• On a totally different note, my children seem to have outgrown everything in the closets, and of course all the stores are all showing spring and summer stuff. All the more reason to contemplate spending next February someplace warm I say. But really? I need to remember next year to buy their winter wardrobes in two sizes as this is getting old.
  • I finished my knit-a-long bag, and so did lots of other folks. Go check them out!
  • Now I am working on this, in hopes of finishing it before we head to London in March. I’m somewhat doubtful, as I can’t quite commit to sitting down for the amount of time it will take me to pick up 210 stitches for the skirt. But perhaps tonight if I don’t end up playing Scrabbulous all night.
  • Did I mention M was out of town visiting Ye Old Alma Mater? Yeah, February is MY preferred time to visit the snow belt. I happily waved him off to “enjoy” the snow and the cold. Apparently his plans for last night involved having a beer and heading to bed early so he could wake up for the big game tomorrow. At noon. He is an old, old man.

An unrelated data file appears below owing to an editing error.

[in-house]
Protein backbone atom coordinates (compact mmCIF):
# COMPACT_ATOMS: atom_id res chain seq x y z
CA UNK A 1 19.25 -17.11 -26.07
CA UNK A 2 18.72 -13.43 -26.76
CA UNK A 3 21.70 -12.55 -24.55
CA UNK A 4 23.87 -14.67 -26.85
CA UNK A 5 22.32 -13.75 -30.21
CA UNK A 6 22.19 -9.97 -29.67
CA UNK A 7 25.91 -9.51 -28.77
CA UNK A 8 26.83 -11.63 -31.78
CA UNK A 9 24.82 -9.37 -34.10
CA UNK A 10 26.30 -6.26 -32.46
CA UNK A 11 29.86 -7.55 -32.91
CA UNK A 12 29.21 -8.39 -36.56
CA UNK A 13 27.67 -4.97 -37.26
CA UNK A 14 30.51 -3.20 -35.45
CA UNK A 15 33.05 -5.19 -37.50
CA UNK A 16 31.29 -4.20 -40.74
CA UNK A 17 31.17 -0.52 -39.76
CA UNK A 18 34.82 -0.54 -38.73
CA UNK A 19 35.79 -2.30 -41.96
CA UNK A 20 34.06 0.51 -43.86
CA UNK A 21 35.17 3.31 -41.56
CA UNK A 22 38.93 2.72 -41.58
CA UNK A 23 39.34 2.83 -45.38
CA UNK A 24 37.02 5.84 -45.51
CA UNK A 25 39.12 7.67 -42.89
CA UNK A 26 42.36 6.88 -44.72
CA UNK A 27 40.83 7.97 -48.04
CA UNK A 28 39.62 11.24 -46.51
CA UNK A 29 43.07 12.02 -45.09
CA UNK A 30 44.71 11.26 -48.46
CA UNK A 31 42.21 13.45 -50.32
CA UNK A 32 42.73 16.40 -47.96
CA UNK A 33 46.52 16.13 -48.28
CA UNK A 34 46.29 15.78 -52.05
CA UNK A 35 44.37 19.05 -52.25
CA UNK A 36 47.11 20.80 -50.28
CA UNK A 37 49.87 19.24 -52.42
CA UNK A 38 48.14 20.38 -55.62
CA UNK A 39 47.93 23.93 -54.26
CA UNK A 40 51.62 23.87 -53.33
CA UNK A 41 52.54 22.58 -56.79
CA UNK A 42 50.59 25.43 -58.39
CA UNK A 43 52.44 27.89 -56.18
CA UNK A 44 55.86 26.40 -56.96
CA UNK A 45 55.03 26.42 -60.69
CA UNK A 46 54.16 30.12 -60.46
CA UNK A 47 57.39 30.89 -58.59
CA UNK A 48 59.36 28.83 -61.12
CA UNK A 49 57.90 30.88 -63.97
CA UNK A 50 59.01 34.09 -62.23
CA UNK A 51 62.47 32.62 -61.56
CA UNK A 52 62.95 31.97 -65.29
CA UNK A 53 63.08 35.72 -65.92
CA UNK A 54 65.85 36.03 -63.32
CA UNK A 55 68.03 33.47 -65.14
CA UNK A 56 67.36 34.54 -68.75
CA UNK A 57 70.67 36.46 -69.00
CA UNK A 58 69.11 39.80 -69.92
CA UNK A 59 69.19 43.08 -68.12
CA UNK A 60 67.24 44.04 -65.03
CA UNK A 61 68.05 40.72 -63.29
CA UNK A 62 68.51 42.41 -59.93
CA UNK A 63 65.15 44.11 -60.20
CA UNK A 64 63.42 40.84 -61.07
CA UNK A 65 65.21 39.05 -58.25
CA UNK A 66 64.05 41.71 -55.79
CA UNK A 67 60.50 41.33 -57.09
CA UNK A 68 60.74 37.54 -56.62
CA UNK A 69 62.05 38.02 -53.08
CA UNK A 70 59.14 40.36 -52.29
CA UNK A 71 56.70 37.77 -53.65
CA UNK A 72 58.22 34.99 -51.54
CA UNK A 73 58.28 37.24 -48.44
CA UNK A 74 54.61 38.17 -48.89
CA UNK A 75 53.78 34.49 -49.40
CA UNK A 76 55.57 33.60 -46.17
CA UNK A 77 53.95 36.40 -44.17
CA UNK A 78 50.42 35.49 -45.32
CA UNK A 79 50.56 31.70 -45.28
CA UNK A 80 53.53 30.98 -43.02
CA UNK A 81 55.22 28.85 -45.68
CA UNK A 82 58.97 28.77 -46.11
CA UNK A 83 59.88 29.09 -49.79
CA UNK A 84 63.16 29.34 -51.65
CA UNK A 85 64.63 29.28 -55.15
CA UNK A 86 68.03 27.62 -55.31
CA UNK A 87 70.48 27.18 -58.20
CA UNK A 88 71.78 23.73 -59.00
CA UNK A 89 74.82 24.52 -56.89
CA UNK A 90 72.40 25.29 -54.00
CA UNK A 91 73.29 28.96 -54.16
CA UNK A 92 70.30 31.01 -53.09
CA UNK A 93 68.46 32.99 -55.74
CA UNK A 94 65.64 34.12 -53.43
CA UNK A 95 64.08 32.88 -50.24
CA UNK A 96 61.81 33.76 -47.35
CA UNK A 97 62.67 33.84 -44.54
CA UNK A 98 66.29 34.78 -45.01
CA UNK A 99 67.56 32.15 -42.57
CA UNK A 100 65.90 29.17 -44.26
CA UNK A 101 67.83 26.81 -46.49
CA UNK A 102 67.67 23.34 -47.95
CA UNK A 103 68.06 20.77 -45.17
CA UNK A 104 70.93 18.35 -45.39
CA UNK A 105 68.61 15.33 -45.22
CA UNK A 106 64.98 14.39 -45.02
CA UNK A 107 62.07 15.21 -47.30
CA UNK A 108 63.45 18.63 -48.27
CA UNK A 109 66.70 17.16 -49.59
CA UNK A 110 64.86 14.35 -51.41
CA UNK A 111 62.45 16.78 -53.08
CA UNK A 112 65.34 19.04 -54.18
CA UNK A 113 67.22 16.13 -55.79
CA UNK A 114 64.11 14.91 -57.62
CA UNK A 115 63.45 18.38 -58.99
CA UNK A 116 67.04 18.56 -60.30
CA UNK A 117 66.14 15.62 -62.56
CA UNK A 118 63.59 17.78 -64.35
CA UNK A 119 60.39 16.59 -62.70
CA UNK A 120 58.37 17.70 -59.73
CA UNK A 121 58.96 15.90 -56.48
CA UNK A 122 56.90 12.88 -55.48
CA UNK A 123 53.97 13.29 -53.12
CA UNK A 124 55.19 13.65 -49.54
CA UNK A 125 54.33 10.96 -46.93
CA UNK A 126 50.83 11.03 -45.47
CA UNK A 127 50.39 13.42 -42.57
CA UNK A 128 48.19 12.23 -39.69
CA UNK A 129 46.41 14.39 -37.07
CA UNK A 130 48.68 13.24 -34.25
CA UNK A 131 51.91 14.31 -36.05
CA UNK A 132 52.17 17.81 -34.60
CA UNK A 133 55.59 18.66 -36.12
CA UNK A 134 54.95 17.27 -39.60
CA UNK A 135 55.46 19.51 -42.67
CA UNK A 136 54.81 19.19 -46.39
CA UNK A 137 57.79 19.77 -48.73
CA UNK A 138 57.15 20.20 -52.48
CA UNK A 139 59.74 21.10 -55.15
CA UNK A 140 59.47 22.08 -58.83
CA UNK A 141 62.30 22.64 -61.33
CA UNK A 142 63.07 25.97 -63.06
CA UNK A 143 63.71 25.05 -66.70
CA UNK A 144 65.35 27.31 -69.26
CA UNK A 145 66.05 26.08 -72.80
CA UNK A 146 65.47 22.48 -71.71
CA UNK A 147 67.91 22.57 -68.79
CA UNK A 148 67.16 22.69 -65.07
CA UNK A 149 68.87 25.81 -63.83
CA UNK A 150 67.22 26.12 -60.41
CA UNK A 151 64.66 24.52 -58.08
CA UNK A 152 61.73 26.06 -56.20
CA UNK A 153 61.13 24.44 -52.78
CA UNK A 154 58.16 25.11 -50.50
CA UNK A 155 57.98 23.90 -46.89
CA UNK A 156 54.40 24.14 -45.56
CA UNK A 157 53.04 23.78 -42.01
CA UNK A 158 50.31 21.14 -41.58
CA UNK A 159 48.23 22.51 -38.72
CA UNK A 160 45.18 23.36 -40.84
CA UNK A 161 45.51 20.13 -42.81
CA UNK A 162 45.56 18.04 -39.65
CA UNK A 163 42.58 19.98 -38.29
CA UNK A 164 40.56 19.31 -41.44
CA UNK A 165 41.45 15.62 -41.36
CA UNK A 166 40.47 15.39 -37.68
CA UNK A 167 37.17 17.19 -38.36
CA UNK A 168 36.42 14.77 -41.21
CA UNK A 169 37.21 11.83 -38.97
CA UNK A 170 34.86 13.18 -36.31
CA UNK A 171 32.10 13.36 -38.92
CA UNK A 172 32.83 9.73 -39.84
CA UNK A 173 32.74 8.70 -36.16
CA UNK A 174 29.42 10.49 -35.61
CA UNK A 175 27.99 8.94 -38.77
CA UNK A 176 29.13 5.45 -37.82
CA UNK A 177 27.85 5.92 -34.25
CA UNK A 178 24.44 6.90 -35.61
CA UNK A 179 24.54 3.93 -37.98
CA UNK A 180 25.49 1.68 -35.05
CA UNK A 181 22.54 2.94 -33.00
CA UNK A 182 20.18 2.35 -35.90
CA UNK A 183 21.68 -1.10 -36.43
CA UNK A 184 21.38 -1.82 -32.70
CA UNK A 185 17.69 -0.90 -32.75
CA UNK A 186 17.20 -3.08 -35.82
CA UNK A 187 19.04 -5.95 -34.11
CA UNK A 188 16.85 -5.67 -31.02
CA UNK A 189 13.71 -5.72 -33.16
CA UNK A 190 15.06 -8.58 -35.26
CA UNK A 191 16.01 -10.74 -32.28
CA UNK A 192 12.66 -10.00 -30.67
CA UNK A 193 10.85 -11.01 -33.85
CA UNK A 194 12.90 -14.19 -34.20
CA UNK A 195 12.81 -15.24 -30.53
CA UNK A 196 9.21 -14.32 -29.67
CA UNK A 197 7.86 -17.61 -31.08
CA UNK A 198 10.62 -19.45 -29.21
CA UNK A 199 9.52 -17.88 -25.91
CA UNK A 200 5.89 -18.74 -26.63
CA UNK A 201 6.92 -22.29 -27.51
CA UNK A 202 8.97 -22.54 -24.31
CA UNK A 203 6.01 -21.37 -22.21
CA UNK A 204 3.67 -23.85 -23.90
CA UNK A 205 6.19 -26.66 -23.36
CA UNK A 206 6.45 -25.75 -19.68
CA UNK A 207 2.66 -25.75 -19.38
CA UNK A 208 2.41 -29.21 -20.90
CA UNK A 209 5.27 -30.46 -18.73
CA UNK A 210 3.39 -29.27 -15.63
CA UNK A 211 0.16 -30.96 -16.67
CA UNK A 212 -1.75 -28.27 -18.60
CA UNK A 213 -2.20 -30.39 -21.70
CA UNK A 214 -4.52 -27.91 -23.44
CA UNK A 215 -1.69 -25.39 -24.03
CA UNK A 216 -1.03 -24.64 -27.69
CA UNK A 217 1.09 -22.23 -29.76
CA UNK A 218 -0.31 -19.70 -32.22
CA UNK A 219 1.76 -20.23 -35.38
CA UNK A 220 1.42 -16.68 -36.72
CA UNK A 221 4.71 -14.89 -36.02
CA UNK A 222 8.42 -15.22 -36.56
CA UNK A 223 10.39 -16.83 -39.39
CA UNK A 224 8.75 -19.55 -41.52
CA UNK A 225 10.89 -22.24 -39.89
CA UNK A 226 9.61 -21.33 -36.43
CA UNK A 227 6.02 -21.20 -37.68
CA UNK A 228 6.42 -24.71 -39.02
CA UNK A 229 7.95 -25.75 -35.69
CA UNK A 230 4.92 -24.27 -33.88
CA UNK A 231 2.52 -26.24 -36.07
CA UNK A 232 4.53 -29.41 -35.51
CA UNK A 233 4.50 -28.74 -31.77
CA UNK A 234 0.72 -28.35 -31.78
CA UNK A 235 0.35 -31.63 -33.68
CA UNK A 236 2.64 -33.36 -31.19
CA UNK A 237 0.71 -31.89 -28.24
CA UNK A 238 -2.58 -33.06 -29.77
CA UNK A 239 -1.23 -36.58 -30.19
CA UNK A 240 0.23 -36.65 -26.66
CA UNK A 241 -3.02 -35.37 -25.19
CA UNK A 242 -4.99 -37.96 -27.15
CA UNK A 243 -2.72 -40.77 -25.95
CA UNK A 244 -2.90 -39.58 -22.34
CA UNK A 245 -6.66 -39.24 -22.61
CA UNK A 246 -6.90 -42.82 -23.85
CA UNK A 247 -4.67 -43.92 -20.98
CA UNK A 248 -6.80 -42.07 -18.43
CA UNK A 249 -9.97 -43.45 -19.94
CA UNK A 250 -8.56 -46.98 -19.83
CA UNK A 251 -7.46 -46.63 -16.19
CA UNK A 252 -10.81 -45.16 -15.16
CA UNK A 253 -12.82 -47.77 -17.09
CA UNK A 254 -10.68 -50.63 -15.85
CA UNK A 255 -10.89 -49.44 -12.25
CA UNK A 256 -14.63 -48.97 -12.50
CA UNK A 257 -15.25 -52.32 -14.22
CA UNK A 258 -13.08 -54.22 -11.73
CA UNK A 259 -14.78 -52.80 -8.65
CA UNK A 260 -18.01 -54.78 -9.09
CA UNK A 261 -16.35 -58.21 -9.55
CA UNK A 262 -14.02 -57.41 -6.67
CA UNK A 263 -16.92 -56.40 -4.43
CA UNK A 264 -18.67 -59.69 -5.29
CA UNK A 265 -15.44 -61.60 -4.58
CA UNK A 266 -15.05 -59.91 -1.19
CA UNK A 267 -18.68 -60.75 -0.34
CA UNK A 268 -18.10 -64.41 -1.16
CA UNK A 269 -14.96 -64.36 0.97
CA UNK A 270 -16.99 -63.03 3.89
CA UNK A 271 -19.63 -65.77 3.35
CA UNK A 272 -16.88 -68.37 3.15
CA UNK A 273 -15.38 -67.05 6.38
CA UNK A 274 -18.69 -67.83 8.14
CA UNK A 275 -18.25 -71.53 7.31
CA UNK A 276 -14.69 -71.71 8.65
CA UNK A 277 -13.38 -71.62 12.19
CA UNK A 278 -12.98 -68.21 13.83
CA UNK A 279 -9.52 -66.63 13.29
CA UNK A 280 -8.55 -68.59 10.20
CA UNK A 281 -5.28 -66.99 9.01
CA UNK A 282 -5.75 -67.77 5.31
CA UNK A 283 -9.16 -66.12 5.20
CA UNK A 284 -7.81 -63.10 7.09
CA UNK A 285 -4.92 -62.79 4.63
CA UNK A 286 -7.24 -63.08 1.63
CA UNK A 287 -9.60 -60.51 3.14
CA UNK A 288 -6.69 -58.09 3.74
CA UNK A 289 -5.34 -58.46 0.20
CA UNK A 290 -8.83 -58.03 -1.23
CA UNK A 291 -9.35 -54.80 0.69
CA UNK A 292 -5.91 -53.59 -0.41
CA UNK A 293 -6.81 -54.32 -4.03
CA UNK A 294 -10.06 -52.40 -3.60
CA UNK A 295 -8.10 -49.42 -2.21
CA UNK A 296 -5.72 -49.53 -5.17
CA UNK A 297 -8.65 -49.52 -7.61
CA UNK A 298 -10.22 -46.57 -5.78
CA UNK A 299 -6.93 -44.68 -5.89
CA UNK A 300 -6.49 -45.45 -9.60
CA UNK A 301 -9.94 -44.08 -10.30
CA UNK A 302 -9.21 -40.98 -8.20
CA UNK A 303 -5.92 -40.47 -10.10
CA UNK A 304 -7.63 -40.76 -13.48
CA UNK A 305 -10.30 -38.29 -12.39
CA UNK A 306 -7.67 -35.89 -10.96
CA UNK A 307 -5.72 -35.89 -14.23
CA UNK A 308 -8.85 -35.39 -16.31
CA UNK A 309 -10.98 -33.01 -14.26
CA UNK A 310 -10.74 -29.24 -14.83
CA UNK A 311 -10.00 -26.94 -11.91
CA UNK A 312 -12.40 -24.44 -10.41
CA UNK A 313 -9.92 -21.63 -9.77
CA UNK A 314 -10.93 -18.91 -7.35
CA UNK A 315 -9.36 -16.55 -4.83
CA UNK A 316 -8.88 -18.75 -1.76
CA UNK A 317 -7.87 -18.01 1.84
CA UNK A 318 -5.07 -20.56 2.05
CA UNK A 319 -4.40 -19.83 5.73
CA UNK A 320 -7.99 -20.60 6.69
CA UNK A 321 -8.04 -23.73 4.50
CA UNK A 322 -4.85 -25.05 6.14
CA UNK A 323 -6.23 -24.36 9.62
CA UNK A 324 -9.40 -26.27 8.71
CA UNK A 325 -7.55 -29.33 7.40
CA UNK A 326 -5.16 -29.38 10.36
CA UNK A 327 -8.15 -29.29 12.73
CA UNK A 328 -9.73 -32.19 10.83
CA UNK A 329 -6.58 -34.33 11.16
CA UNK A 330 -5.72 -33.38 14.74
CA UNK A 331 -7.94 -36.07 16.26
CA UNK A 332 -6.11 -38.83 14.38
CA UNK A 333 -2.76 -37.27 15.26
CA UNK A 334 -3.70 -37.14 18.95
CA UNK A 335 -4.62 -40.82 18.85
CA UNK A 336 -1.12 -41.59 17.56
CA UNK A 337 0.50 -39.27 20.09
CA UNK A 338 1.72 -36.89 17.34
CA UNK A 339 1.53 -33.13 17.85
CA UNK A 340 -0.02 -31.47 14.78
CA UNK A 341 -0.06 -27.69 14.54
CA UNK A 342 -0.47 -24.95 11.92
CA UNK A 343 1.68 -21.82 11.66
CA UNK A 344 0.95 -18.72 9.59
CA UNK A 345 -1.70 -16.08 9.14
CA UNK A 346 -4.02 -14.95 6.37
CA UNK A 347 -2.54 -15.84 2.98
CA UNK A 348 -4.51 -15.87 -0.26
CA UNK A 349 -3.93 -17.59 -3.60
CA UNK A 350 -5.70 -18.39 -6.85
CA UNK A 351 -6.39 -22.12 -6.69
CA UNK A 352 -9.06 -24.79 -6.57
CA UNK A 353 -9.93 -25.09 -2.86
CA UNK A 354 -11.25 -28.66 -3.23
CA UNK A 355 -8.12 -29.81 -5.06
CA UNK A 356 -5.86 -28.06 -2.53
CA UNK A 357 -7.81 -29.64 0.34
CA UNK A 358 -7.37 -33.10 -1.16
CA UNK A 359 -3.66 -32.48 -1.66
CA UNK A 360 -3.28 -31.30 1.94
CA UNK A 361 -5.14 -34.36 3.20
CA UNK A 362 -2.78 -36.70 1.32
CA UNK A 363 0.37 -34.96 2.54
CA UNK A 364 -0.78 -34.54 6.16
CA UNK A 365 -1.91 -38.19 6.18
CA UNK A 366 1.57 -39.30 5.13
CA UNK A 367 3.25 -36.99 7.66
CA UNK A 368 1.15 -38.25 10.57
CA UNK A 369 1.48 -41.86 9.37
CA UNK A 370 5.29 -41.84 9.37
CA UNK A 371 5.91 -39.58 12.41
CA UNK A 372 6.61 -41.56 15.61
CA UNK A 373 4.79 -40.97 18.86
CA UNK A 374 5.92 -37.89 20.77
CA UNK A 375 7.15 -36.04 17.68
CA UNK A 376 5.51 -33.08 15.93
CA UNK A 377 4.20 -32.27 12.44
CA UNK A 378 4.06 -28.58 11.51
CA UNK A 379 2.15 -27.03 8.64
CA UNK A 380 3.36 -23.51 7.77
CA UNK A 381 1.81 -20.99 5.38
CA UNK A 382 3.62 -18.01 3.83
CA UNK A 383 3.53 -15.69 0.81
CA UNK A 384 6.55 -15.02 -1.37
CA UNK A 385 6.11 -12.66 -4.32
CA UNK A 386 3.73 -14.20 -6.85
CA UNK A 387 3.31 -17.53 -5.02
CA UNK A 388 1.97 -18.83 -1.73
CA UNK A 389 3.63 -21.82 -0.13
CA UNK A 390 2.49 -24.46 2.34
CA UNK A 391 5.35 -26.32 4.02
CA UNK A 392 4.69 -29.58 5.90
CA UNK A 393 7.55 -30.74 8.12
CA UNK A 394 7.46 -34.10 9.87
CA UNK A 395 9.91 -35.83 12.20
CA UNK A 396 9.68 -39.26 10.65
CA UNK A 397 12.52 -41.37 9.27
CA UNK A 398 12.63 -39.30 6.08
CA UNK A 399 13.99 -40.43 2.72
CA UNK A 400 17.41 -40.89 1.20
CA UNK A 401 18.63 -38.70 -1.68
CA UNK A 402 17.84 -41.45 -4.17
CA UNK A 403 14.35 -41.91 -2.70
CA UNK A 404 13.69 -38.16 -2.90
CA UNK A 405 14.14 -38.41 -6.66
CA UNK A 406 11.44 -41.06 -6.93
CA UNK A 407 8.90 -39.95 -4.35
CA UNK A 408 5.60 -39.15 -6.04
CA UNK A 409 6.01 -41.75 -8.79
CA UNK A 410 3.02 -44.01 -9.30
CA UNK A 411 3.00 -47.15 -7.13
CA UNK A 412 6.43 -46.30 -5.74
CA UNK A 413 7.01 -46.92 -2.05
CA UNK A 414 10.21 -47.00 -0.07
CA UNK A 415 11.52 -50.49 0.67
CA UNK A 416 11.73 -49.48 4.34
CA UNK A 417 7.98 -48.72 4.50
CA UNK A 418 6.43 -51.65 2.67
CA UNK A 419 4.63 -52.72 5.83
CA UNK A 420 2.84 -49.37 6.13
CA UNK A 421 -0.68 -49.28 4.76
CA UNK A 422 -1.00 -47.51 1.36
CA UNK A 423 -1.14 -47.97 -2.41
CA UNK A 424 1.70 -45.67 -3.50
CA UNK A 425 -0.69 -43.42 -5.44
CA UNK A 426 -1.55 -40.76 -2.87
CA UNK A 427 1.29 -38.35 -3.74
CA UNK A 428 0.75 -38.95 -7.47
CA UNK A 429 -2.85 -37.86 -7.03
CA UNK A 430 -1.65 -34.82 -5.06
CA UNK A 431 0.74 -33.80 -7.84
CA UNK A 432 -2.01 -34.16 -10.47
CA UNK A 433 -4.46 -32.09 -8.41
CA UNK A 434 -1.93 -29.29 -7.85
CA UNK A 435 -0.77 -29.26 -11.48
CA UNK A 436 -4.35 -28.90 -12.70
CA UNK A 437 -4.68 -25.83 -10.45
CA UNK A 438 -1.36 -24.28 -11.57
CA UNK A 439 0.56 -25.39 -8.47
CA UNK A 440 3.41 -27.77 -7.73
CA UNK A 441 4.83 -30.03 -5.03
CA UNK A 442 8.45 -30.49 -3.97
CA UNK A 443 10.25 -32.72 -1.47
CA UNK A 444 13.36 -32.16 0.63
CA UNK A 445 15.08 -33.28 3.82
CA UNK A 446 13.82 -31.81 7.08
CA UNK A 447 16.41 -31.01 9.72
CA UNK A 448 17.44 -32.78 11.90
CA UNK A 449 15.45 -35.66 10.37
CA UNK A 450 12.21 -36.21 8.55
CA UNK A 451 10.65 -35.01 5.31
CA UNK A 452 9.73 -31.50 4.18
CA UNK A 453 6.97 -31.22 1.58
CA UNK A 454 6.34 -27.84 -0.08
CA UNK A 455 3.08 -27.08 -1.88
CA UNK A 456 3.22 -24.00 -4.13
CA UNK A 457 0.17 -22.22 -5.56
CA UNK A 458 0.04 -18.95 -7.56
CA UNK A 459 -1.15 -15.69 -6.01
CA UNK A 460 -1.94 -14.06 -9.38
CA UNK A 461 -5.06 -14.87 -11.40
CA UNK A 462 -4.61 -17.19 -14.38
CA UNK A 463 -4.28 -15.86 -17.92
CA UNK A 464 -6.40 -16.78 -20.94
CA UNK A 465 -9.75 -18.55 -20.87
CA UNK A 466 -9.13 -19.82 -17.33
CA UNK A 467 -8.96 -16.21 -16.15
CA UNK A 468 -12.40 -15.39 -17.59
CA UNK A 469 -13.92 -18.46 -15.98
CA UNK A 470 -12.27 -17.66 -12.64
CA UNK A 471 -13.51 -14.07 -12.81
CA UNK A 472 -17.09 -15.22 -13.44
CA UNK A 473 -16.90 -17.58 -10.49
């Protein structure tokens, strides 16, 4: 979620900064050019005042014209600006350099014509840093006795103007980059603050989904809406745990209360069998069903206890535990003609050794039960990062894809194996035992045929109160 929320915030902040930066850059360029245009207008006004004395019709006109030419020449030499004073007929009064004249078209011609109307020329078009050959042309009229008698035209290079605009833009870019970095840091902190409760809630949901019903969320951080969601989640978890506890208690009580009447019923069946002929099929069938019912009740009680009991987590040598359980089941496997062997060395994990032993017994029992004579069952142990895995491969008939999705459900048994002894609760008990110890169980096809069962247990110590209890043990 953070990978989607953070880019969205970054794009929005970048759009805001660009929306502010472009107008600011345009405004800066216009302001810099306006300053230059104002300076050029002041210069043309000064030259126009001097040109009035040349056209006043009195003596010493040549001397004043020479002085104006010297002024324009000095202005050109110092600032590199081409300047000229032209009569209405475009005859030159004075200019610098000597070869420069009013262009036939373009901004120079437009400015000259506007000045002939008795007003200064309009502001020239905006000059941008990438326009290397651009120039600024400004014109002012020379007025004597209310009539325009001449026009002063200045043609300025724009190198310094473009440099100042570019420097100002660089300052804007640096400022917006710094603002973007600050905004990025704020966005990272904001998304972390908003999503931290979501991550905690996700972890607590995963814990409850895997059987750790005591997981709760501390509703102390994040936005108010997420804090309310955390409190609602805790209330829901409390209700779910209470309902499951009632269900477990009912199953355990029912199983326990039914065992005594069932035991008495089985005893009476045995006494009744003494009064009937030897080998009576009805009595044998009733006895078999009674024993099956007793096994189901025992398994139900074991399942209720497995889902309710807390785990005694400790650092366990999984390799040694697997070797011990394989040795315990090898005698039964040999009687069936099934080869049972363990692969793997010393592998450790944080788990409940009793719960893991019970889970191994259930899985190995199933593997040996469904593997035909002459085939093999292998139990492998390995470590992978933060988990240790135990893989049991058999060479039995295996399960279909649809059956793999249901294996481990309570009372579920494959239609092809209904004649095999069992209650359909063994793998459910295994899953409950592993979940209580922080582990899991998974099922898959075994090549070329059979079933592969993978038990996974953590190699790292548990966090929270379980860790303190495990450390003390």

• The kids and I are spending the weekend catching C up on Disney animated movies. He came home from school the other day complaining that he had no idea what the other kids were talking about half the time because the only movies he has ever seen are Curious George and the Bee Movie. So we borrowed Cinderella, Peter Pan, The Sword and the Stone, and Shrek from the library and have all intentions of curling up and watching them all this weekend. Because what else can you do in the middle of February on a long weekend with no spousal support when everyone in town has flown off to more exotic locations?
  • So if you need me this weekend, I will be here, in Disney Movie Hell. And if I make any progress on those 210 stitches, I’ll post some pictures.